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Ed Wall
Posts:
843
Registered:
12/3/04


Musings about Question 3
Posted:
Mar 24, 2001 2:27 PM


Professor Zhang
I will be rather short. There was a time when  I think  the US high school curriculum had several of the below topics (and none of the 'extra' topics) although analytical geometry was not a usual component (however, it did occur). For some students this seemed quite useful and some yet wonder, somewhat justifiably in my opinion, whether broadening our curriculum and incorporating calculus was wise. At the same time  for, I think, numerous reasons which involve a conception of mathematics and pedagogy  it wasn't particularly successful for the large majority of US high school students. Bracketing the calculus  as its incorporation seems to have been driven in part by US university admission policies  the other additional US topics may have, in part, have been introduced to address motivation and what might be termed a mathematical literacy need. That is, given that we suspect that large numbers of US students might be substantially bored by, for example, the teaching of solid geometry (please note I am referring to the teaching and not the subject matter), the tendency has been to introduce topics that seem more culturally relevant (note that getting into US universities is culturally relevant)  for example, being able to read newspaper statistics has been cited (and one may agree or disagree as to the appropriateness or importance). Are any of the considerations particular to US culture relevant to Chinese culture? I would expect some, but not all. For example, if one valued the ability of a Chinese teenager to read newspaper statistics and the ability to foster such was conceptually relegated to the mathematics classroom (it need not occur only there, for example), then probability and data analysis might become a point of emphasis. But the real difficulty seems to be a topical focus as if this were primary. I would hope that any mathematics curriculum would have as a primary focus the doing of significant and substantial mathematics. That is and has been a problem with the US curriculum although we do have teachers that succeed. Topical (re)organizations however well meaning, I suggest, incompletely address this problem. Do they in China? I don't know and can't tell from the list of topics. I do, for other reasons, suspect this is a not an inconsiderable problem.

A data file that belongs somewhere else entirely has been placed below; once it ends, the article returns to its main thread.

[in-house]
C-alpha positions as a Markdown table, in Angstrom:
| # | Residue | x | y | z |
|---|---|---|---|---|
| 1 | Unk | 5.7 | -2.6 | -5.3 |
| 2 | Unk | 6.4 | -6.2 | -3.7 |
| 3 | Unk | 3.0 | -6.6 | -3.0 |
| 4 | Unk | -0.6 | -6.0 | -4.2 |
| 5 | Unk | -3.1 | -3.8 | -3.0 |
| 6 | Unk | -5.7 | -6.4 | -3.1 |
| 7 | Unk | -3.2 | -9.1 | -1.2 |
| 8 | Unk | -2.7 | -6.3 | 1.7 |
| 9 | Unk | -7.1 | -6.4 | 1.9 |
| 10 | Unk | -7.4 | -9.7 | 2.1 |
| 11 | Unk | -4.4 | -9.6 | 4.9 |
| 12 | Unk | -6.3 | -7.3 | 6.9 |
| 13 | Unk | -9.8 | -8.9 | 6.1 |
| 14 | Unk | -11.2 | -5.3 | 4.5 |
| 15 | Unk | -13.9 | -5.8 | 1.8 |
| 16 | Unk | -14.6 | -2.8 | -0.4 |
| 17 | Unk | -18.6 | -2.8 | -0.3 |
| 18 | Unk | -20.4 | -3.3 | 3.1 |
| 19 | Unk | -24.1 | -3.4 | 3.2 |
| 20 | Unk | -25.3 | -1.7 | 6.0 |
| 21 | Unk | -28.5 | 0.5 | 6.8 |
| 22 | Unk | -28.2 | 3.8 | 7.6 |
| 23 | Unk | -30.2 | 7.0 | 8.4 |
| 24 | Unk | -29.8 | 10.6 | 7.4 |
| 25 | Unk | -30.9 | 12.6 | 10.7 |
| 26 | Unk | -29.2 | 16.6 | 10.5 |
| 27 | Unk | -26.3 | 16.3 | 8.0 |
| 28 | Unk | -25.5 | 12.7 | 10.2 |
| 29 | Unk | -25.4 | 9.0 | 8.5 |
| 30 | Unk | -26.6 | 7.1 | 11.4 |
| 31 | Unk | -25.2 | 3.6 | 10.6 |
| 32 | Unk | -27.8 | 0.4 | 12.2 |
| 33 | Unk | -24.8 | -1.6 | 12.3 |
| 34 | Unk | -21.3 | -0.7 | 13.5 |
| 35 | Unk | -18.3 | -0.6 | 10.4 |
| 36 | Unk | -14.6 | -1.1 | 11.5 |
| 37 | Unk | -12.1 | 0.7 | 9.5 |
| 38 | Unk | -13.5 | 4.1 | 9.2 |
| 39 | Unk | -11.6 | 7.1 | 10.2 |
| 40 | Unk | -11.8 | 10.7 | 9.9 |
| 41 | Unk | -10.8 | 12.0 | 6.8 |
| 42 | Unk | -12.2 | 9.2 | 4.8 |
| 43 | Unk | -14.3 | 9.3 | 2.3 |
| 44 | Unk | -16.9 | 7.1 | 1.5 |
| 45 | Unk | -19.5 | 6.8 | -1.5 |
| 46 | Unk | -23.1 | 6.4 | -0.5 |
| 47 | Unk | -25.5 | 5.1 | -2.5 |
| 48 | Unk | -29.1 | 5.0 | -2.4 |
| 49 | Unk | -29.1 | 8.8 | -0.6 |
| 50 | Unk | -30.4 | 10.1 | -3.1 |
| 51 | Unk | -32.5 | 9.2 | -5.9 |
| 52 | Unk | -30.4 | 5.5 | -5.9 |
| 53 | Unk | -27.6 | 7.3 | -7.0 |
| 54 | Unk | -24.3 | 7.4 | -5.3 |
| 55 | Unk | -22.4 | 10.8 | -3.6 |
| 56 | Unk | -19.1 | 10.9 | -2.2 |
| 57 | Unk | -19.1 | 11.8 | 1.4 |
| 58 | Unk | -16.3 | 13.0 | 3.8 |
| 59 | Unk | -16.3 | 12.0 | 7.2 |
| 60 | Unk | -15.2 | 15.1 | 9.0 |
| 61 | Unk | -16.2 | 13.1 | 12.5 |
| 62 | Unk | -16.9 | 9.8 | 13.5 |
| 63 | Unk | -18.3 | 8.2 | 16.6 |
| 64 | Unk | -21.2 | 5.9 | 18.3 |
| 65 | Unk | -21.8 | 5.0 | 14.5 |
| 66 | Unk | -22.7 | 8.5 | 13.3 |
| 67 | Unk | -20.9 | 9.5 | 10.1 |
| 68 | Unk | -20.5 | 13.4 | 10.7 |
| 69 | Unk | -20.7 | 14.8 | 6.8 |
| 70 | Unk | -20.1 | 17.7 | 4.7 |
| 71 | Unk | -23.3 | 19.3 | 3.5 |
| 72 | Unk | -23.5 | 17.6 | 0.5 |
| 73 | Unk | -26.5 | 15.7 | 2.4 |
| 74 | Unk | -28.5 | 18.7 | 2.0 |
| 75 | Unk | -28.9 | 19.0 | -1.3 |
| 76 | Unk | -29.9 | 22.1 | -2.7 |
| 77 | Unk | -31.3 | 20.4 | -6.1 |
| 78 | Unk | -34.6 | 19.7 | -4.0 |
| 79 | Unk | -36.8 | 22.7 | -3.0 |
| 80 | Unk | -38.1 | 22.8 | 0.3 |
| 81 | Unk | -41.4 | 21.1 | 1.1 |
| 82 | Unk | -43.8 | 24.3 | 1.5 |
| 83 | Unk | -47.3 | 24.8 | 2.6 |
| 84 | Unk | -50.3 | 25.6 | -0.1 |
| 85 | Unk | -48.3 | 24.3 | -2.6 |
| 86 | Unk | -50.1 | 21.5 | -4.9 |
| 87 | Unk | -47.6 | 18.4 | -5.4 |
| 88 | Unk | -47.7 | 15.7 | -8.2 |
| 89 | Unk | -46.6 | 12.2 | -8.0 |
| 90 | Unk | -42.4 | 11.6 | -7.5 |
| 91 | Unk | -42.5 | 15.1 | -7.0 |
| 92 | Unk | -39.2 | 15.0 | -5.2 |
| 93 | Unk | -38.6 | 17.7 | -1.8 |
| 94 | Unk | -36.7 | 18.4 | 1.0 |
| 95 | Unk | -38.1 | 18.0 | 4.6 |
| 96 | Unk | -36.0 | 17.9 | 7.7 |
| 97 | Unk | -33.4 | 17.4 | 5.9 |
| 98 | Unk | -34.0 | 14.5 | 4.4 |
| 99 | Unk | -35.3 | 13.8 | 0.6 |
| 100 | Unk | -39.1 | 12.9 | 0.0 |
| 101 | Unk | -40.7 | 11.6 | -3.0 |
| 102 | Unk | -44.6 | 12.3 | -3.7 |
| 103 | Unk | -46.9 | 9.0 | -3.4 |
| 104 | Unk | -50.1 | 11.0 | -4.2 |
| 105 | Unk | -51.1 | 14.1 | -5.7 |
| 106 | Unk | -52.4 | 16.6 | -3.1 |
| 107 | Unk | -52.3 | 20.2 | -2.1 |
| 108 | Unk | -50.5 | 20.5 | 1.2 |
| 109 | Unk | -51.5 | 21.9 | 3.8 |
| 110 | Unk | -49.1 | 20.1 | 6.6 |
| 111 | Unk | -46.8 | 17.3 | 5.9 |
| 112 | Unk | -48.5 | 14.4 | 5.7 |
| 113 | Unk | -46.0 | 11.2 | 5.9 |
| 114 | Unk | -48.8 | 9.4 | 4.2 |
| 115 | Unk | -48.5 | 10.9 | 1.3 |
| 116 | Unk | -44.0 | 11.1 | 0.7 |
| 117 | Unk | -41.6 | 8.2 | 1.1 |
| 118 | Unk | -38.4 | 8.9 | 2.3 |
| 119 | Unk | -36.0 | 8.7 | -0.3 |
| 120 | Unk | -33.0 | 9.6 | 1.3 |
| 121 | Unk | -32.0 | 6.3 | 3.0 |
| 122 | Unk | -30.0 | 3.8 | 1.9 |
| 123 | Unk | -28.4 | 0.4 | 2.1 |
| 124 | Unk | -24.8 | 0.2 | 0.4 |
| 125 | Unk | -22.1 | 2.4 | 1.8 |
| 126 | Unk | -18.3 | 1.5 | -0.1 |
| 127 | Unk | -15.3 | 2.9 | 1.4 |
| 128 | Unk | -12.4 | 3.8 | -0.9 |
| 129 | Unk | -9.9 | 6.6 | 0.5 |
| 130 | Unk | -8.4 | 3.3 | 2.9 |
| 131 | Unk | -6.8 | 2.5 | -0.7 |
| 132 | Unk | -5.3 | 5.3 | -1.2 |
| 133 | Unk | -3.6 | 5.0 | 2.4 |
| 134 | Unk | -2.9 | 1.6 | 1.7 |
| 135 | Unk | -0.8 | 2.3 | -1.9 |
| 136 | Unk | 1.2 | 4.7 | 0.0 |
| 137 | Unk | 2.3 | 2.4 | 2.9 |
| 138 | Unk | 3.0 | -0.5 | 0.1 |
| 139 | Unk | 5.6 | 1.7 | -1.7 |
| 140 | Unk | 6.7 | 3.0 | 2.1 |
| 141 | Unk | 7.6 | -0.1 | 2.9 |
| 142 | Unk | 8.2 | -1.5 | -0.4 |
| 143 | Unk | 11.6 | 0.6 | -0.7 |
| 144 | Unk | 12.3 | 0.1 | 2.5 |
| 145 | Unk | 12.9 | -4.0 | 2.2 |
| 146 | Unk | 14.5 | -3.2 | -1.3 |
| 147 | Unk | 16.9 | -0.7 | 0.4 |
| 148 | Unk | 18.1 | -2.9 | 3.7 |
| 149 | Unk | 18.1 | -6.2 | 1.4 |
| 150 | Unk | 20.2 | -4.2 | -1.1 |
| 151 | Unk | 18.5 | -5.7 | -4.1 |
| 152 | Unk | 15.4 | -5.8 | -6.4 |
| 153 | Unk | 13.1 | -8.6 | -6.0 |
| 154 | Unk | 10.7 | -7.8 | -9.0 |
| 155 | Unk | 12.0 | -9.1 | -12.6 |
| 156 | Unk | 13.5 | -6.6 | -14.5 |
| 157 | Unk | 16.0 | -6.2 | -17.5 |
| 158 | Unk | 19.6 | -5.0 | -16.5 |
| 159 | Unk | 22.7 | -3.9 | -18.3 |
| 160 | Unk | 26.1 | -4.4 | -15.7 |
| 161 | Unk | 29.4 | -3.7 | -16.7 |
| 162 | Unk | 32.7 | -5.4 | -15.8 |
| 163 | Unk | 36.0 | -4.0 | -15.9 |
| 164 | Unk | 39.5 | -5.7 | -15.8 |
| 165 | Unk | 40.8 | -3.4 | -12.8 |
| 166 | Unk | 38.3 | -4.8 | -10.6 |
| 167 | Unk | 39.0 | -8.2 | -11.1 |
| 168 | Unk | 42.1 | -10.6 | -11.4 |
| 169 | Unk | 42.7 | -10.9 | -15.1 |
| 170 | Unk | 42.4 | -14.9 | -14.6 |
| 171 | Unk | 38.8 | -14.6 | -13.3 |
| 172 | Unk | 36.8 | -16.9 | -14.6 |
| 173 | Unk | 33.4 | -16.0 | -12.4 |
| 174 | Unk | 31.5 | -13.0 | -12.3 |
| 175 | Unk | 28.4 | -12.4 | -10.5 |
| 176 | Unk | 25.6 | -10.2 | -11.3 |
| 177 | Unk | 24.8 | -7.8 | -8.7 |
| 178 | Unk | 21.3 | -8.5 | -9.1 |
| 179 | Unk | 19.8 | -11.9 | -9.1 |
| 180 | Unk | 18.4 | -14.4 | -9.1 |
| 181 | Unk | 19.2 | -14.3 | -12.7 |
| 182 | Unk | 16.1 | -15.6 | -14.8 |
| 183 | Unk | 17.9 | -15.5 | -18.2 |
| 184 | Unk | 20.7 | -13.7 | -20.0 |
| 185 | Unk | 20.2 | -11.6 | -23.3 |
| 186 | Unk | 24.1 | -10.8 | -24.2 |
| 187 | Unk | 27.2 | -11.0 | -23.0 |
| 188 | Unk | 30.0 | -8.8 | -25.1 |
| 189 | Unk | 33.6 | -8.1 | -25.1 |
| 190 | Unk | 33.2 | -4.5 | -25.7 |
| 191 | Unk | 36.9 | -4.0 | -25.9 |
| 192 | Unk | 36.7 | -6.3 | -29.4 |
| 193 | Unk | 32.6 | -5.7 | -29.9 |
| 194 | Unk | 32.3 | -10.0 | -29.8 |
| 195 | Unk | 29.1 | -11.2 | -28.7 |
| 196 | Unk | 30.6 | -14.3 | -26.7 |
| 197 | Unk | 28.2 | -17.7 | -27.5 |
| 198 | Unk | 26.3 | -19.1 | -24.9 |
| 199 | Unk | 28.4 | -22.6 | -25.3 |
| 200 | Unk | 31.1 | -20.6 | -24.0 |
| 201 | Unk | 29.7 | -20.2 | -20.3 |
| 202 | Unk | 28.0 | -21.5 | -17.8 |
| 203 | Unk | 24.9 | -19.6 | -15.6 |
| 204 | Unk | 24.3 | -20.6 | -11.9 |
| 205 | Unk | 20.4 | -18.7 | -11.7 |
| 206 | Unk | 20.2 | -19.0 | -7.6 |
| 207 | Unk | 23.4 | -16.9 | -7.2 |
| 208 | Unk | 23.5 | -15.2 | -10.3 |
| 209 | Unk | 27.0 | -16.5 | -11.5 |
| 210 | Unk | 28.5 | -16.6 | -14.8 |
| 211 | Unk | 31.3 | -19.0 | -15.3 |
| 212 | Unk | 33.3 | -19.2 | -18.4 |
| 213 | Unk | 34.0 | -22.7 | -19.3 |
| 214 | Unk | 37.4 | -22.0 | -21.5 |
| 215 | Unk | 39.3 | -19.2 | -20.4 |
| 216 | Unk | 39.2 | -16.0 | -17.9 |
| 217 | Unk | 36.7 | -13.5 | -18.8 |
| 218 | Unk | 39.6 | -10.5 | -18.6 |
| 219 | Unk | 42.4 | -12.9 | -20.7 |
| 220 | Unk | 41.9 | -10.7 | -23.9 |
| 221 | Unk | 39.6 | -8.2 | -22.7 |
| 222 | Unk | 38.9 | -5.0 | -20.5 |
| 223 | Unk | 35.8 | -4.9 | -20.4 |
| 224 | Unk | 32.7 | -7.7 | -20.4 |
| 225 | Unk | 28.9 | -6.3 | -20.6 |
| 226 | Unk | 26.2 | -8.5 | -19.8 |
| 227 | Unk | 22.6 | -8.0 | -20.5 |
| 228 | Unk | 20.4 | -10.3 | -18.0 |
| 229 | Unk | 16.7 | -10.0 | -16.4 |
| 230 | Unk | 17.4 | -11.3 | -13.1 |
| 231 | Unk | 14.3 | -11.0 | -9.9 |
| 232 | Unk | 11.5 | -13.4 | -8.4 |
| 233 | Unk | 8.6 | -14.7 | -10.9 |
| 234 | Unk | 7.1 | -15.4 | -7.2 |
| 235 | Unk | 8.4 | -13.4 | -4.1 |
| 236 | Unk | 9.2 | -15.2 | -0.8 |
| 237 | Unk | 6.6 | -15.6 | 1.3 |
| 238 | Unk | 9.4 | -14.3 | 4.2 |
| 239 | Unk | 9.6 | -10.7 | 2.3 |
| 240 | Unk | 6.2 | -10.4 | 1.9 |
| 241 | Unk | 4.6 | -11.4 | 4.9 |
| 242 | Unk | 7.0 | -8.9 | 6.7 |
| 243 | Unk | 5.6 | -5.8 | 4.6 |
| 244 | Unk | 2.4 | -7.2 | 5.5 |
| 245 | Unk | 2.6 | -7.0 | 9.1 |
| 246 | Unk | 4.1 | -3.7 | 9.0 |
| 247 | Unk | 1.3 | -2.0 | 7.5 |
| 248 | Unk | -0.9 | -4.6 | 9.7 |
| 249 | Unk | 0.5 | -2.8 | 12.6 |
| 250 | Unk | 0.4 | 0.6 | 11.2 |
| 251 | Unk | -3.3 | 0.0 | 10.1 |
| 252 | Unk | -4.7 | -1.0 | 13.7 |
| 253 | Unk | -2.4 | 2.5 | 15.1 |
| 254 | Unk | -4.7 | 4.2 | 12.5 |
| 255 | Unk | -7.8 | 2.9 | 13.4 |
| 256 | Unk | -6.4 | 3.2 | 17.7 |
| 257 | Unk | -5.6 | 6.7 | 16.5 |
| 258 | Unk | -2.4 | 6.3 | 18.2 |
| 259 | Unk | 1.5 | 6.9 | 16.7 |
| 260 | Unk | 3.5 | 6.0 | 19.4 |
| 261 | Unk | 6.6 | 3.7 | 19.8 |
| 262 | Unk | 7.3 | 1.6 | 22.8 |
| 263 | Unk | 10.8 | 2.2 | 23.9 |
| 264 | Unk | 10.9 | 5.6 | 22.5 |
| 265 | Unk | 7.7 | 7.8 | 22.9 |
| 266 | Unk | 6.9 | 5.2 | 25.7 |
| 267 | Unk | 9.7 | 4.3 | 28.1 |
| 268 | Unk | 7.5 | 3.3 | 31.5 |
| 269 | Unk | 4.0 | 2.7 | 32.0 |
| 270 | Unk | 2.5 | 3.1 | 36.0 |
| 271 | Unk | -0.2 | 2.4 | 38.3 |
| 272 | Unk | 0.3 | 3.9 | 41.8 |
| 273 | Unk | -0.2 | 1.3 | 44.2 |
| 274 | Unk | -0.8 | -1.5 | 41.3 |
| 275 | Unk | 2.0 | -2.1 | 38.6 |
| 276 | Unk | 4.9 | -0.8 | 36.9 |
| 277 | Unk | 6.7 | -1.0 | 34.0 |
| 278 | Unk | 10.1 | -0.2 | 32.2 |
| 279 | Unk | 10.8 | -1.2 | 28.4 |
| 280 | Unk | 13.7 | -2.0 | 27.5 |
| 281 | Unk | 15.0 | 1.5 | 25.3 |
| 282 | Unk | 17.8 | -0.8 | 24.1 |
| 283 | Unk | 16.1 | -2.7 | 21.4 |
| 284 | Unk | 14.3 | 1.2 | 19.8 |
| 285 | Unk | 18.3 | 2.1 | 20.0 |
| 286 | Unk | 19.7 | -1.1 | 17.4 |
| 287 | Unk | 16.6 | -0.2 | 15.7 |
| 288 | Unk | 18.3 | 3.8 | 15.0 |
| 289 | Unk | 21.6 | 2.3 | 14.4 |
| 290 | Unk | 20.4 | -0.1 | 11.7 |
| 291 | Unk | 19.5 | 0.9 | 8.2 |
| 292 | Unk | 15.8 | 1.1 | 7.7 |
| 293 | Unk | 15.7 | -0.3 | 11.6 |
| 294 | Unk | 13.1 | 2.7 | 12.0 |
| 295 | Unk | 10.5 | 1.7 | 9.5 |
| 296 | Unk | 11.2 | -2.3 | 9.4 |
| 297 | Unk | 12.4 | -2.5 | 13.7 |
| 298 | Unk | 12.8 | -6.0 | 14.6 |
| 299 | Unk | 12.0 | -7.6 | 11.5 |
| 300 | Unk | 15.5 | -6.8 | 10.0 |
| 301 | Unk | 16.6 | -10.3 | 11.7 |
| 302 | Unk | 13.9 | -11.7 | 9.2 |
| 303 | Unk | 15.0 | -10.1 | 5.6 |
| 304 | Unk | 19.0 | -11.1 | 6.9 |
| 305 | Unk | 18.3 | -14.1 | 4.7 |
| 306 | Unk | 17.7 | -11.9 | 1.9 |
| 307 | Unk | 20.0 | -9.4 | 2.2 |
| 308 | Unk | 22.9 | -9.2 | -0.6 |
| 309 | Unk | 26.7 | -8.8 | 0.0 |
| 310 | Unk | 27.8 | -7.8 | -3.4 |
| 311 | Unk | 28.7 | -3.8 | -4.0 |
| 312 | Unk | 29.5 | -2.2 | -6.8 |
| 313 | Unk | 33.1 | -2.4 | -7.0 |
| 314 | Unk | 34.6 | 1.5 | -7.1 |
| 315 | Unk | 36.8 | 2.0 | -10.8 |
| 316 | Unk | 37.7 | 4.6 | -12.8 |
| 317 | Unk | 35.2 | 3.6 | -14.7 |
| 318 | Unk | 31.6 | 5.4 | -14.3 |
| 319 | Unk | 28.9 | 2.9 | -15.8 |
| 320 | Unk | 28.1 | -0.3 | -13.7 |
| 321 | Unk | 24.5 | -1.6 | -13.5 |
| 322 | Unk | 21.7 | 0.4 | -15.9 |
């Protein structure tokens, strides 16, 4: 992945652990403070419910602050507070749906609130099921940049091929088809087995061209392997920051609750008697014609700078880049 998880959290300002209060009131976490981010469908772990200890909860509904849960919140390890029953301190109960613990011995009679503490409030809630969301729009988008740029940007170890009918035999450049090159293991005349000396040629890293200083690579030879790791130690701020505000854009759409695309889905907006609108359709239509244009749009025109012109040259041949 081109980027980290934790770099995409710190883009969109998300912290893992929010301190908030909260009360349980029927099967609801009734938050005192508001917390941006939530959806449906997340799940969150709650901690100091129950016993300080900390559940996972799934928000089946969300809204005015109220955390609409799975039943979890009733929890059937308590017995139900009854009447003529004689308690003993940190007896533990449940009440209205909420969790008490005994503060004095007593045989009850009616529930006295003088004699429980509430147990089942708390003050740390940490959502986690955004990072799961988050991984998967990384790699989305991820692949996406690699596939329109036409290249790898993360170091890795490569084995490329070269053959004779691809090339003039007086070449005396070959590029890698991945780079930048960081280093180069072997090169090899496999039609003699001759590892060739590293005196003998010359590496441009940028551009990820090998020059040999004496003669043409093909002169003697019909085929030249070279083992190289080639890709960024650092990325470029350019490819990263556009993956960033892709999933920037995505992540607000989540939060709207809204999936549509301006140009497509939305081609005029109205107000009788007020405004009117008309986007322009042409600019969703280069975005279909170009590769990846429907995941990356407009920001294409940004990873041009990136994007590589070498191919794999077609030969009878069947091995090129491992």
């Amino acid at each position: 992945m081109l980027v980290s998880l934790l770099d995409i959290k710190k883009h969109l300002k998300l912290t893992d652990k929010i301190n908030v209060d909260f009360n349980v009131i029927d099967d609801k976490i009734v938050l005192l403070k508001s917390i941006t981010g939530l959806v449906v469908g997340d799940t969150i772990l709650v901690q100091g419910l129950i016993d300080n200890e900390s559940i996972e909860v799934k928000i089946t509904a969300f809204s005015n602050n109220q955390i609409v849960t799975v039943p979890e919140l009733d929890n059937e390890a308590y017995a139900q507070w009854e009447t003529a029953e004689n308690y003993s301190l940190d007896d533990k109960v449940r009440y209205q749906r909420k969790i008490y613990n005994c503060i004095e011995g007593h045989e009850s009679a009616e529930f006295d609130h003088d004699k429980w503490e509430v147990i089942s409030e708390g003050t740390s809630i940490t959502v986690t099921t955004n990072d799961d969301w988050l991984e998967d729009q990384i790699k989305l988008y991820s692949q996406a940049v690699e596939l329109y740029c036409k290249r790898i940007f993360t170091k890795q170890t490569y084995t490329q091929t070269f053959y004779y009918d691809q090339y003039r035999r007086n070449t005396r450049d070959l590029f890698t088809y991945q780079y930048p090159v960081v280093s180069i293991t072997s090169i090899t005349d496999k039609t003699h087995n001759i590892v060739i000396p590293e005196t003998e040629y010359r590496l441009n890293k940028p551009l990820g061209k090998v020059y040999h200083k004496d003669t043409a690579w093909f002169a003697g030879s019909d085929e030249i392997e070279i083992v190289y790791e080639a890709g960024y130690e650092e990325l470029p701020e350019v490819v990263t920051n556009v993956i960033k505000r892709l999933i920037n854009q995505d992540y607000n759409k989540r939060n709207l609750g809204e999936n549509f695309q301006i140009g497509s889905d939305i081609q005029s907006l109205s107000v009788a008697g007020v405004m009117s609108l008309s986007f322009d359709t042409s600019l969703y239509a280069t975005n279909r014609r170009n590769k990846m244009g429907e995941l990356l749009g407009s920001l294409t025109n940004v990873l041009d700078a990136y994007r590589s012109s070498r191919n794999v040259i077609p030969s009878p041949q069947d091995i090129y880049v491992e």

Ed Wall
>Which mathematical topics are the most important for high school?
Chinese mathematics education stresses the theory of functions, trigonometry and solid geometry.
[Background] The Chinese mathematics curriculum for high schools includes four courses: 1. Sets and functions, including all elementary functionsexponential, logarithmic, trigonometric. 2. Solid geometry. 3. Analytical geometry. 4. Algebra: equations, combinatorics.
No probability, statistics, data analysis, calculus, matrix theory, etc.